Research evaluation and diagnosis of probable Alzheimer's disease over the last two decades: I.

Alzheimer's Disease Research Center, and the Departments of Psychiatry,University of Pittsburgh, PA, USA.
Neurology (Impact Factor: 8.3). 01/2001; 55(12):1854-62. DOI: 10.1212/WNL.55.12.1854
Source: PubMed

ABSTRACT To describe the experience of a research clinic diagnosing AD during the last two decades, with special emphasis on patients who meet the National Institute of Neurological and Communicative Disorders and Stroke-Alzheimer's Disease and Related Disorders Association criteria for probable AD, their patterns of clinical presentation, and neuropathologic outcomes.
Probable AD has a heterogeneous clinical presentation, and can occur in the context of complicating factors. There are few reports, and none with this large of a sample, about the pattern of presentation, the nature of comorbidities, and the sensitivity and specificity of diagnosis.
The AD Research Center of Pittsburgh examined 1139 patients with probable AD between April 1983 and February 2000. Of these 1139 probable AD patients, 29 (2.5%) had slow progression, 27 (2%) had rapid progression, 70 (6%) had an atypical presentation, and 85 (7%) had coexistent cerebrovascular disease. Confluent periventricular white matter lesions were found in 348 (30.5%) patients with probable AD. The overall sensitivity for the diagnosis of AD was 97% and the specificity 80%. However, the accuracy for the diagnosis of AD varied over the years: from 1983 to 1989, the sensitivity was 94% and specificity 52%, and from 1990 to 2000, the sensitivity was 98% and specificity 88%.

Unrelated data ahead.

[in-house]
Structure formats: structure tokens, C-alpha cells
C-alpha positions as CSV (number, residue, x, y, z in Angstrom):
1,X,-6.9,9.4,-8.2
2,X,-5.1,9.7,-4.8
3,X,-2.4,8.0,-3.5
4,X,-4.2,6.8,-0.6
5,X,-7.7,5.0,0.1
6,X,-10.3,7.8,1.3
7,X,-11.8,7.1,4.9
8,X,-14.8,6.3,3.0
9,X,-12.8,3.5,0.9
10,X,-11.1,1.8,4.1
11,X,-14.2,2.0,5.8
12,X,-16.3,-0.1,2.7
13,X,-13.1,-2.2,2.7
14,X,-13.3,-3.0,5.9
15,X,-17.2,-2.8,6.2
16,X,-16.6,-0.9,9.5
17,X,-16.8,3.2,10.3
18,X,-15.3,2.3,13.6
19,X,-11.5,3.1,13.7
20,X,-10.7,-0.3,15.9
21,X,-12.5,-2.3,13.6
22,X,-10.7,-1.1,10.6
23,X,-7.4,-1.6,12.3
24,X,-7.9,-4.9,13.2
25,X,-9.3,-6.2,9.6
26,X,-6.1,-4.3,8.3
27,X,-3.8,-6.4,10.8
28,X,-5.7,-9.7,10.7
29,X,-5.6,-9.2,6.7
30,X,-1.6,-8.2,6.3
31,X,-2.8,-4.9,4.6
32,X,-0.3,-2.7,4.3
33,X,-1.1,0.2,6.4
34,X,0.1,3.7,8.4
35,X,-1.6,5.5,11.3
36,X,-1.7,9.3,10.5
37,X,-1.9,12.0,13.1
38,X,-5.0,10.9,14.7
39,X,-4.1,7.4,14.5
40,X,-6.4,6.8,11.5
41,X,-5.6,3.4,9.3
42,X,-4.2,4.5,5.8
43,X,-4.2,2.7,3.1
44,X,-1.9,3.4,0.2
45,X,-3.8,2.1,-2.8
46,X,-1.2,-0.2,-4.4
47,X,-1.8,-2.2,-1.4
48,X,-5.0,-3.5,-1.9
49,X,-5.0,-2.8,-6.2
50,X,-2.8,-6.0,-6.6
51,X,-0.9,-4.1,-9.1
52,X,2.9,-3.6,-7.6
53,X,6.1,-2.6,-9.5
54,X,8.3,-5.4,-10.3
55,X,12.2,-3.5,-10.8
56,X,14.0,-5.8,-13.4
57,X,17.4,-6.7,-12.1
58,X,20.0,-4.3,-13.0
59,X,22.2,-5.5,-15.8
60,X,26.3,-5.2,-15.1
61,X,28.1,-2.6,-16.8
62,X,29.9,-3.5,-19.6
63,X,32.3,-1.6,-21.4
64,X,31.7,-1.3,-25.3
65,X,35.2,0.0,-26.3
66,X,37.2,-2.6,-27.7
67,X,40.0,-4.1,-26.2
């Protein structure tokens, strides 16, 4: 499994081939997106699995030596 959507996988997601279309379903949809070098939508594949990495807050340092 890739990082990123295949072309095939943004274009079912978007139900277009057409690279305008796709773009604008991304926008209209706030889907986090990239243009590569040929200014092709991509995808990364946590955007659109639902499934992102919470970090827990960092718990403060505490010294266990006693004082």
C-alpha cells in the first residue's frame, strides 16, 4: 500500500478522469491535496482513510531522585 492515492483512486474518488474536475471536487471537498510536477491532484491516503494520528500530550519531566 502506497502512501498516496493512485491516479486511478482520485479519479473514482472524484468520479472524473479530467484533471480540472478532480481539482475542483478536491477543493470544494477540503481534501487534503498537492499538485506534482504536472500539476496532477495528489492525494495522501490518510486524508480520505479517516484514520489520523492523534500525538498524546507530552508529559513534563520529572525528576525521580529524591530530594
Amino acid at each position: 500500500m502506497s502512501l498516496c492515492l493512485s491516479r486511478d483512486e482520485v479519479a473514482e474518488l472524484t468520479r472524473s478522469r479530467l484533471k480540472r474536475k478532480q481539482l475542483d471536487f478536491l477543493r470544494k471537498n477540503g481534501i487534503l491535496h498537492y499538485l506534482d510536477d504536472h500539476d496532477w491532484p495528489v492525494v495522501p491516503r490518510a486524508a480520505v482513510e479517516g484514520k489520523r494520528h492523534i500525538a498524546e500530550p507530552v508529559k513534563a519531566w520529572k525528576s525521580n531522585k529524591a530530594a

Although the diagnosis of probable AD has been used to indicate the presence of a homogeneous clinical entity, these patients can vary in presentation, onset, or clinical course. This finding is of particular importance for the understanding of the pathophysiologic basis of the disease, and for the better identification of responders to dementia treatments. Although the sensitivity for the diagnosis of AD remained above 90% over the last two decades, the specificity increased, reflecting progressive improvement in the diagnosis of other dementing disorders.

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